Susan Travers was born in England in 1909. She grew up in the South of France, playing tennis and going to parties. She also became the only woman to ever serve in the French Foreign Legion.
Her autobiography, published when she was 90, details her experiences during the war. I read it several years ago and it has stuck with me. The descriptions of battle and conditions in North Africa were vivid.
The book was written with the help of Wendy Holden, and obviously some elements were probably polished or sidelined for readability. But the role of a woman in WWII battle experiences is particularly illuminating.
At the start of the war, Travers signed up as a nurse. Later she joined De Gaulle's Free French Forces. She went on to become the driver for a medical officer in the Foreign Legion. With the legion, she continued as a driver of variously cars, trucks and ambulances. She later served in the First Indochina War.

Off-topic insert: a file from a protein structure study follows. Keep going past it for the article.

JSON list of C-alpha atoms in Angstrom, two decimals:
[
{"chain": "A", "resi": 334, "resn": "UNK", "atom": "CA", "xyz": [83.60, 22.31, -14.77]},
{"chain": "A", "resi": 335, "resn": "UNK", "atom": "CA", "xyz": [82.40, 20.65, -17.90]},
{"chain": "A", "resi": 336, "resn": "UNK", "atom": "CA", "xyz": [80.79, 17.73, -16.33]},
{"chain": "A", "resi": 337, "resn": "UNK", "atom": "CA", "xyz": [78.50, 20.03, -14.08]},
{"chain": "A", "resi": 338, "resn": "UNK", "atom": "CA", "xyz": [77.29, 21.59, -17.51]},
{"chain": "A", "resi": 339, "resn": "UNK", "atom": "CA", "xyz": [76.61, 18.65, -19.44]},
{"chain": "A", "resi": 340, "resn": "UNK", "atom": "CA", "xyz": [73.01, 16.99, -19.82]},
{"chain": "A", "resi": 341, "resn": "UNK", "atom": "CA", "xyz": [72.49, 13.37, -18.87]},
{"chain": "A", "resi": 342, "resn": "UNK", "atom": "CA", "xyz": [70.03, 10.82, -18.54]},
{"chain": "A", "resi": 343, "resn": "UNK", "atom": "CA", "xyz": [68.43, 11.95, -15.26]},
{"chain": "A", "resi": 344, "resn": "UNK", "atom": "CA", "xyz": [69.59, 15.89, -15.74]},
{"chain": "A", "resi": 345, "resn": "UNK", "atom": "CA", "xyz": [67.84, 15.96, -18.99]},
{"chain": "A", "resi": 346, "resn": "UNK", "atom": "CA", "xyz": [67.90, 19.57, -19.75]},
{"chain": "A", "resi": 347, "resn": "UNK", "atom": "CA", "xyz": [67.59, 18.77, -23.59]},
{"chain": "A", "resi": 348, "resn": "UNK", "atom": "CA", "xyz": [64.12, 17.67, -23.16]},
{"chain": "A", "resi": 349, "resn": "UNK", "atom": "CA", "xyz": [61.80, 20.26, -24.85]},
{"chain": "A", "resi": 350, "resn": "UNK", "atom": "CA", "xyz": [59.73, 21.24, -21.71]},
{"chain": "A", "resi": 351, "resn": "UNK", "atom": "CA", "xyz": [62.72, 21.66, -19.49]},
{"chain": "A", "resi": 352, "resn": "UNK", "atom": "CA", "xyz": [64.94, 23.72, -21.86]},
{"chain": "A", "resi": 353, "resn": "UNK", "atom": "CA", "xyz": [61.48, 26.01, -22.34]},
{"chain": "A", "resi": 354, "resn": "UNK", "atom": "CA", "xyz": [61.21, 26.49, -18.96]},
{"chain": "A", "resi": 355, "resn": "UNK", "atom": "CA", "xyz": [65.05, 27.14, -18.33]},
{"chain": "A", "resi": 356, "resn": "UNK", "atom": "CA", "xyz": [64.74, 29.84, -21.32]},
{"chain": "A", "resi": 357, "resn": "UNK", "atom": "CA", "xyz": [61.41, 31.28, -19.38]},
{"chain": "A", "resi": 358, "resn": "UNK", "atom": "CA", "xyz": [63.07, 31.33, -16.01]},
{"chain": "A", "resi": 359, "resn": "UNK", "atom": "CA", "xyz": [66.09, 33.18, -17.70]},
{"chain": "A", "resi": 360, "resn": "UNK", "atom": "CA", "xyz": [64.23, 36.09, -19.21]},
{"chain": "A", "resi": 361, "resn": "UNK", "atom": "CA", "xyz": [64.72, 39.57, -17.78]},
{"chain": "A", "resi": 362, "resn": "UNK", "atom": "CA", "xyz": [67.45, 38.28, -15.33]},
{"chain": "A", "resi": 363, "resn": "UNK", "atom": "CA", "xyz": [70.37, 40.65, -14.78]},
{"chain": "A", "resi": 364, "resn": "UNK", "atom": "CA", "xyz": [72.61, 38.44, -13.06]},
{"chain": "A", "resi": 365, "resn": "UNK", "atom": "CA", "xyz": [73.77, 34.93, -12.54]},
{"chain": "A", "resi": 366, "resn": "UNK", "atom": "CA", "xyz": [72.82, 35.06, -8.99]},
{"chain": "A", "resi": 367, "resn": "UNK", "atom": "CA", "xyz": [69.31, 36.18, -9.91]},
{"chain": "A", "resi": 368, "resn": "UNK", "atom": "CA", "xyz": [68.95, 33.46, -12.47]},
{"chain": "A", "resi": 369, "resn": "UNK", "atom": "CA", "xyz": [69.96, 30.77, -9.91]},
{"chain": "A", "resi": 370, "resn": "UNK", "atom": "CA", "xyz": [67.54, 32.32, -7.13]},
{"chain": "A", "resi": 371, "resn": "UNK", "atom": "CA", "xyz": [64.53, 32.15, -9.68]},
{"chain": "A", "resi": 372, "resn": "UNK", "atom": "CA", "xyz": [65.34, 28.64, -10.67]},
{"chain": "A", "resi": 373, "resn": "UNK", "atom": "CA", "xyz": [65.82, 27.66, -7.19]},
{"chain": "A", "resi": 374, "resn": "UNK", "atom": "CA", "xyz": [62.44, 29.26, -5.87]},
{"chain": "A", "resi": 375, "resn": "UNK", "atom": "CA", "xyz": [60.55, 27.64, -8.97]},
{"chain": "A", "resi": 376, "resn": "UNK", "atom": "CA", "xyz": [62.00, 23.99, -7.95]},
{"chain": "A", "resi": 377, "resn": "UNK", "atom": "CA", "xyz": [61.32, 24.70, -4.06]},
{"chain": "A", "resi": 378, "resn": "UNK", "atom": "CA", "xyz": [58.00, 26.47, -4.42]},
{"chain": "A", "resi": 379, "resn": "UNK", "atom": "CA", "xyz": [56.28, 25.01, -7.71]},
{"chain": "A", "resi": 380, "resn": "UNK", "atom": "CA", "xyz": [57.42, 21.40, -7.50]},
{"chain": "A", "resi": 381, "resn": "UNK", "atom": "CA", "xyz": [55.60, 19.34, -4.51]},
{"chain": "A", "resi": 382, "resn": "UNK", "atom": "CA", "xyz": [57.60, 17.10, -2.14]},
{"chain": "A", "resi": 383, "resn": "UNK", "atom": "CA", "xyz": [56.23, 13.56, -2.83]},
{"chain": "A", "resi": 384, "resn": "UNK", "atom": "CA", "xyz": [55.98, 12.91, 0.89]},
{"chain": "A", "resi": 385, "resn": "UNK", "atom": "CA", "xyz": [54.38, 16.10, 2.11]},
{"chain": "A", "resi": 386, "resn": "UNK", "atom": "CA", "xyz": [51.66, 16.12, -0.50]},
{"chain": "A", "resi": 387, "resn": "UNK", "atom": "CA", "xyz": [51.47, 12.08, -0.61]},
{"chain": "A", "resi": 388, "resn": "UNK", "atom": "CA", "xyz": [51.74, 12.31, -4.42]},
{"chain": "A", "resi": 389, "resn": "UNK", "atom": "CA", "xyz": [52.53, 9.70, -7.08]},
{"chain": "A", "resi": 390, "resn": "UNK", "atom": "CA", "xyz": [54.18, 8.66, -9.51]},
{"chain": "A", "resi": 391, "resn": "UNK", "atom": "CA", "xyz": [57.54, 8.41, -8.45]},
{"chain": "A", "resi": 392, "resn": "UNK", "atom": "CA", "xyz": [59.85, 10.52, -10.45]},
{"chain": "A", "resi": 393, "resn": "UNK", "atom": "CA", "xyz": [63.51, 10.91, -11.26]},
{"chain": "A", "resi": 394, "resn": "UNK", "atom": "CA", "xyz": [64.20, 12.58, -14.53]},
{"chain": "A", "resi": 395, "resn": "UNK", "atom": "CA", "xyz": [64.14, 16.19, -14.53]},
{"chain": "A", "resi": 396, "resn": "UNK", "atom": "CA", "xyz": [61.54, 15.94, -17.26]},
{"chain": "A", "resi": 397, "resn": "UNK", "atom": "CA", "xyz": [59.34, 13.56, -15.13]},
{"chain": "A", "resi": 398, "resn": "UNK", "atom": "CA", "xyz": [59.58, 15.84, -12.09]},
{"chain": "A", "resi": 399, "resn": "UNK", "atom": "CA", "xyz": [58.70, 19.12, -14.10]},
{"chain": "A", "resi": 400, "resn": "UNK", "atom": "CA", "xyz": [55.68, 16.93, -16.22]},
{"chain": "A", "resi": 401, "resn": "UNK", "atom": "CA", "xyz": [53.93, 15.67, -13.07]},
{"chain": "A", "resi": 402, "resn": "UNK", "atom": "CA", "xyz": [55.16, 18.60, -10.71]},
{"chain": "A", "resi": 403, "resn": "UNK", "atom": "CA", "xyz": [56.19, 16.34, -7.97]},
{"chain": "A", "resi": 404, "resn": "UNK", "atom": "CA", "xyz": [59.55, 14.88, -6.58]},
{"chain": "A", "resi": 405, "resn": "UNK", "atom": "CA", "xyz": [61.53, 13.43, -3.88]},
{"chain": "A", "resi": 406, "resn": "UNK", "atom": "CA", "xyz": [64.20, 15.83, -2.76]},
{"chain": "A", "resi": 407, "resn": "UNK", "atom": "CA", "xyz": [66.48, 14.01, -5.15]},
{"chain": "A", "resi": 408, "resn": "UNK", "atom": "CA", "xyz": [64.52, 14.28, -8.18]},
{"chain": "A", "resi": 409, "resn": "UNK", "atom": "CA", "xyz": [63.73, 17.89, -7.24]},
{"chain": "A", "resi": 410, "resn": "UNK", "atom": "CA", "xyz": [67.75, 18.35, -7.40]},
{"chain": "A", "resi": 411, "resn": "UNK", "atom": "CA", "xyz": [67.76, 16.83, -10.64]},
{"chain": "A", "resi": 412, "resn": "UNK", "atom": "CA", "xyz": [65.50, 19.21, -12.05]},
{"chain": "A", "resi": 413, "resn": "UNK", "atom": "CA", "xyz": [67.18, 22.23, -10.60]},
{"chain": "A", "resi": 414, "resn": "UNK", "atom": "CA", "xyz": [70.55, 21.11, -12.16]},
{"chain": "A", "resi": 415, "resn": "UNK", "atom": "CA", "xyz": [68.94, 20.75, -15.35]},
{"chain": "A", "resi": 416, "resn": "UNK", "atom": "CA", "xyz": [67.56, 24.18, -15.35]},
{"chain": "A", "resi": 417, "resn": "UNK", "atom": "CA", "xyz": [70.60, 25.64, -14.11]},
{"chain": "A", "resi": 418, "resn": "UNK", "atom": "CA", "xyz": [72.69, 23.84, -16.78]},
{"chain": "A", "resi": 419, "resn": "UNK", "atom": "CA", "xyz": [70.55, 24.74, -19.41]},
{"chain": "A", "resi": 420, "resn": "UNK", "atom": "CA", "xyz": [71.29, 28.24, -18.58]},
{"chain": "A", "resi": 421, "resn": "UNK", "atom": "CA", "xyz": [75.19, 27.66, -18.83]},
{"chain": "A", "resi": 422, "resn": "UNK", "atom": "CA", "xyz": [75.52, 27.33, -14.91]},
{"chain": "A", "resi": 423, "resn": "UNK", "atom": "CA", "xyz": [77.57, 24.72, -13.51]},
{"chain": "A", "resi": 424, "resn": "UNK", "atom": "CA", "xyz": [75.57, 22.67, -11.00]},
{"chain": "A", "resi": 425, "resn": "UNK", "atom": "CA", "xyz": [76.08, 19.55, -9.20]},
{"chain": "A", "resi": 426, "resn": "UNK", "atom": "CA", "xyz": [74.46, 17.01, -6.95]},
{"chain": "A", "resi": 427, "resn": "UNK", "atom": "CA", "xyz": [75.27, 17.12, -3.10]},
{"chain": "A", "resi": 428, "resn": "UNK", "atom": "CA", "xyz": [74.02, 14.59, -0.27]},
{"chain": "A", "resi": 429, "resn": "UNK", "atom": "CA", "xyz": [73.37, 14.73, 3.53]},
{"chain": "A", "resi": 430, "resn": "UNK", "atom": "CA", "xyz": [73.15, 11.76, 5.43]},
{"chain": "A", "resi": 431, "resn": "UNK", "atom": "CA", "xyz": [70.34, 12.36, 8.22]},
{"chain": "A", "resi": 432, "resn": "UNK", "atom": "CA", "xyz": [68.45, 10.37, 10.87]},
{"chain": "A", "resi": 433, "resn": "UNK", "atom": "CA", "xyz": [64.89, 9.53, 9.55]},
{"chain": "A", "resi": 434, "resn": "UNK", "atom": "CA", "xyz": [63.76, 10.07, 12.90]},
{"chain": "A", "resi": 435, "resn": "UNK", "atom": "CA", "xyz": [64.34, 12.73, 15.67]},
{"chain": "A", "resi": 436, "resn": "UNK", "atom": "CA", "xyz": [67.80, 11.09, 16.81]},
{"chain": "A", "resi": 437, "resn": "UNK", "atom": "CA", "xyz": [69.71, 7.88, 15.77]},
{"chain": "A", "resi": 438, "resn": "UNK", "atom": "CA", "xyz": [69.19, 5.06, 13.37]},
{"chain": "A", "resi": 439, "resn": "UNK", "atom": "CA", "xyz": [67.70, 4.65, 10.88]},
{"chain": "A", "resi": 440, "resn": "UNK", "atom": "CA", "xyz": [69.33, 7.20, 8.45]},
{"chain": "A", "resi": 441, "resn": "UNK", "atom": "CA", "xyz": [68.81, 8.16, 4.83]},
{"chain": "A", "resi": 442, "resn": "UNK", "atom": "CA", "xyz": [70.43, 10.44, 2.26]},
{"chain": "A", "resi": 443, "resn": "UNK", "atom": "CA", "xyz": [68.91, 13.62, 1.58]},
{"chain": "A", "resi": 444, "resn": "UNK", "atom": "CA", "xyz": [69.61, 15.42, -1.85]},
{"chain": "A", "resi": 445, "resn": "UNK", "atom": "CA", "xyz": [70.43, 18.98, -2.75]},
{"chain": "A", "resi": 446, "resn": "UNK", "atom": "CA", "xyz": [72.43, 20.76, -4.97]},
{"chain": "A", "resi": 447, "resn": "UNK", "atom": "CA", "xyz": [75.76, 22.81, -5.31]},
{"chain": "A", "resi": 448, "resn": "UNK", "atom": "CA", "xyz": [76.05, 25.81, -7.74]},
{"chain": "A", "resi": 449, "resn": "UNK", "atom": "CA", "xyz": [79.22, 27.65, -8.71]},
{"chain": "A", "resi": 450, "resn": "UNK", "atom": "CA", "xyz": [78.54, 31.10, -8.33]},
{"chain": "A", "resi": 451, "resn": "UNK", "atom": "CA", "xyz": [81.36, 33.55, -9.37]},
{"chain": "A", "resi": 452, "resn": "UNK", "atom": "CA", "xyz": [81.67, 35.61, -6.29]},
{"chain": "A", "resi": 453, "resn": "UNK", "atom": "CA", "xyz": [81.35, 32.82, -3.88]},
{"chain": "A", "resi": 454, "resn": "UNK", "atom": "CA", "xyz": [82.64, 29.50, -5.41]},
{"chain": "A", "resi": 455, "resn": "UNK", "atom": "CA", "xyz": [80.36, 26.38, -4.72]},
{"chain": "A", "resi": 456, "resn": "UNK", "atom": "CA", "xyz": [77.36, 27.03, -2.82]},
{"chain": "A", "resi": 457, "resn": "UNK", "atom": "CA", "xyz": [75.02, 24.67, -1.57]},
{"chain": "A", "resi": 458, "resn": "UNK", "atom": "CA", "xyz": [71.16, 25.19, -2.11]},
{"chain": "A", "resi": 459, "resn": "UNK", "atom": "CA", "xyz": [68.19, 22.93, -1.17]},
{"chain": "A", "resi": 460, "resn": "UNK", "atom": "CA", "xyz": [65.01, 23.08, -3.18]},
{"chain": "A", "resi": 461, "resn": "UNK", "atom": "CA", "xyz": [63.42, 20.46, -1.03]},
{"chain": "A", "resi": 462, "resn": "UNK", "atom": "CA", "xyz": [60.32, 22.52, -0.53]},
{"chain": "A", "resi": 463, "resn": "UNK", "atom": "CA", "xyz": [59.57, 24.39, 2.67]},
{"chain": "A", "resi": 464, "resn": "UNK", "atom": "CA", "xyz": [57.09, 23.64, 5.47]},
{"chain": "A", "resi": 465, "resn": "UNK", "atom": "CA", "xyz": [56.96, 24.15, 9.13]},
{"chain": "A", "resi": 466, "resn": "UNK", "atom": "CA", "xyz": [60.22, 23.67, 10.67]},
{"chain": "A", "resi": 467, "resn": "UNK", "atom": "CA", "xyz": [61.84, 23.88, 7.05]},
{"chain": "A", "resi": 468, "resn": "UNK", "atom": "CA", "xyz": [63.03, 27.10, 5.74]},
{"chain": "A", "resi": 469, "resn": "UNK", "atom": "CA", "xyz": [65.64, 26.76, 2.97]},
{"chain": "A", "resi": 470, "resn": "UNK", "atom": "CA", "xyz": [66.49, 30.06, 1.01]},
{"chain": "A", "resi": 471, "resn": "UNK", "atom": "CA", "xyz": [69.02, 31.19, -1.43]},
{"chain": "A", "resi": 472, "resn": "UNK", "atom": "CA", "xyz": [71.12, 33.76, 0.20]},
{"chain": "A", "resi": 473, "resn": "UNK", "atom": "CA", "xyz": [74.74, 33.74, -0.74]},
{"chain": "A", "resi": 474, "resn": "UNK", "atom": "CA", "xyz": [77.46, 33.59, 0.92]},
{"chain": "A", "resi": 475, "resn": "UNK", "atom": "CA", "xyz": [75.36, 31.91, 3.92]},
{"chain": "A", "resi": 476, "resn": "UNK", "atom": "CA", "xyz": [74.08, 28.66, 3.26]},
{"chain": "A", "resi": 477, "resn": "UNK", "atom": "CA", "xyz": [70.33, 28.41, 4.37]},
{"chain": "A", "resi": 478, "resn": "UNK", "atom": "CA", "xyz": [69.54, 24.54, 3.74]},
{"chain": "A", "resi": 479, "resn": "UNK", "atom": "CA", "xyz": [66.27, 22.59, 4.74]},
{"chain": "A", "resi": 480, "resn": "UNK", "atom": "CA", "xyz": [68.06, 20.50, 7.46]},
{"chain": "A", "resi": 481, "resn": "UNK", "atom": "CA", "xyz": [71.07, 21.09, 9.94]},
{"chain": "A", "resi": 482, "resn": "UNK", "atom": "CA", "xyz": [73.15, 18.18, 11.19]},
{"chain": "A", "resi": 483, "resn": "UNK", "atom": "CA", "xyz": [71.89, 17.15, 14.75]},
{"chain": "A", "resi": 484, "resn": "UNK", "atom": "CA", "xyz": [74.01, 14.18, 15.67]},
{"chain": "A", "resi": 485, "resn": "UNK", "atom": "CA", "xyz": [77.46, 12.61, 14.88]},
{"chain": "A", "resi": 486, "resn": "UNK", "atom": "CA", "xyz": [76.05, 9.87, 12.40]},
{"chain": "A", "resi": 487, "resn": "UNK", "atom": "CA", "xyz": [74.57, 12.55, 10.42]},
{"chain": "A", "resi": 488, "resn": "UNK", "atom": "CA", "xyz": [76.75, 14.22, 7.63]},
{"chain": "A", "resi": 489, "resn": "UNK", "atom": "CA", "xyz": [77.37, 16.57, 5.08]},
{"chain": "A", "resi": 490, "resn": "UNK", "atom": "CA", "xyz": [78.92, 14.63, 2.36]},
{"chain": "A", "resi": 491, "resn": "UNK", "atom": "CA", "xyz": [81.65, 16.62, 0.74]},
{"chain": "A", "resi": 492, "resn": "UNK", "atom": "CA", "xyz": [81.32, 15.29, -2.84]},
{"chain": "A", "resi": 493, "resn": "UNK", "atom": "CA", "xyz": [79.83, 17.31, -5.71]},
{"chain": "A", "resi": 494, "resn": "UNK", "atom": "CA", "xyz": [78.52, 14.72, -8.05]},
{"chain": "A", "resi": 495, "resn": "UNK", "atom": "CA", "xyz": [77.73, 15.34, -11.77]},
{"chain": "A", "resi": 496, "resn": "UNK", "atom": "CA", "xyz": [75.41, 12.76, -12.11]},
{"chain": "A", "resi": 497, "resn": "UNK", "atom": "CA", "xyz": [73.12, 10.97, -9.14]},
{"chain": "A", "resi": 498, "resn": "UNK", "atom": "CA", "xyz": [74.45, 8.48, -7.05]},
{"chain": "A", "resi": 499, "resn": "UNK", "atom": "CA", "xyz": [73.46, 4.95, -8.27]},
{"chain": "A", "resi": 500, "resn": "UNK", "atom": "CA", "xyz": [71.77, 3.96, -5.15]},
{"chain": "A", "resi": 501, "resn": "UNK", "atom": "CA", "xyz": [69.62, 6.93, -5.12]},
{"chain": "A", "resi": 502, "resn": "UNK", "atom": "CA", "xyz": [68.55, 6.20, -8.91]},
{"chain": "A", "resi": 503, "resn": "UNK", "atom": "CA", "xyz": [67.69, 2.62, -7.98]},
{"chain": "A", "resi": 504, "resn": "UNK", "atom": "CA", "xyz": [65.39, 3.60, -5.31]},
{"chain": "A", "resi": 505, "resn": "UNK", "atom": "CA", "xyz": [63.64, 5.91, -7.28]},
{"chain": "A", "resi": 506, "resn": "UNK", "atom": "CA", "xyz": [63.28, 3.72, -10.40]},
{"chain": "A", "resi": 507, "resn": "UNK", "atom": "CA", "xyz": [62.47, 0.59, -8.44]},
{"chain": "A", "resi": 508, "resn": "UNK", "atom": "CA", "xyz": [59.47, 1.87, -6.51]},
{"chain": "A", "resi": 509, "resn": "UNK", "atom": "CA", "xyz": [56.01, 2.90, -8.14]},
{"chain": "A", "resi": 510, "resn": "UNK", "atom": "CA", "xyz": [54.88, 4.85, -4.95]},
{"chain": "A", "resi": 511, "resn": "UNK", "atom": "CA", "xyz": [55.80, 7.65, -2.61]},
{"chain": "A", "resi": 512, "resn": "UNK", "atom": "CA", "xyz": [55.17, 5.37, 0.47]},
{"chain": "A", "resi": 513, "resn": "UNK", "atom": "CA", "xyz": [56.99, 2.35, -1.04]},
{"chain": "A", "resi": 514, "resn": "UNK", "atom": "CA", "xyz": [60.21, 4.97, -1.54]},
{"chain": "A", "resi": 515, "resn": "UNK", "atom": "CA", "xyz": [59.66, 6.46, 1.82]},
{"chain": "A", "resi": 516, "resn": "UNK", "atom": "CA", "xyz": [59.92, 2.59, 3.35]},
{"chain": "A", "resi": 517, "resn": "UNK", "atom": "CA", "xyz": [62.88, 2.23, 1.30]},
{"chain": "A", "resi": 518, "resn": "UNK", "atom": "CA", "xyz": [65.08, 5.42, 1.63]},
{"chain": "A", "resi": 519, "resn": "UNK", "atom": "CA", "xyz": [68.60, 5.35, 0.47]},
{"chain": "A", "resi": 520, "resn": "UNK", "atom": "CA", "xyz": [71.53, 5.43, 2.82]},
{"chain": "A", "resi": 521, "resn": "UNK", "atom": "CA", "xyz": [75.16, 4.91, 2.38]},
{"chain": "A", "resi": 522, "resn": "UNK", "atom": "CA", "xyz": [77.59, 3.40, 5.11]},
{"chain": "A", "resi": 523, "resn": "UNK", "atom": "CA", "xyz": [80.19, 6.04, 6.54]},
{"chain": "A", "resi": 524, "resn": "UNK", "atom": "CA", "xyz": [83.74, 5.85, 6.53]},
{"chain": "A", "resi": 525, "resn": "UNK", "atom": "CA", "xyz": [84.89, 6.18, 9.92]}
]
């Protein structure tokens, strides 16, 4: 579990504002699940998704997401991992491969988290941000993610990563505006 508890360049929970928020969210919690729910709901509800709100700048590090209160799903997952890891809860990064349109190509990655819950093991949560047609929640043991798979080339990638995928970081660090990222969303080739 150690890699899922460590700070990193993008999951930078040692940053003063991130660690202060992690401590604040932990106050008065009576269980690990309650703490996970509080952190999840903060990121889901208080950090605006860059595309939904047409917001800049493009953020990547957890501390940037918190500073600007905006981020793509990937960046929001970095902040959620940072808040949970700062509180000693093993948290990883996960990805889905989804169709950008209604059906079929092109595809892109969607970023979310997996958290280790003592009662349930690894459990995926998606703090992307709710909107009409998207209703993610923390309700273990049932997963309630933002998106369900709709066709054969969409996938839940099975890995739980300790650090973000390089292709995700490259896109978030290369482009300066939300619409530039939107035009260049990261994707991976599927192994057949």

Her adventures are spiced up by her affairs, particularly with the men she served alongside. This made it awkward for her to tell her story; she waited until all the other characters had died before feeling free to publish it.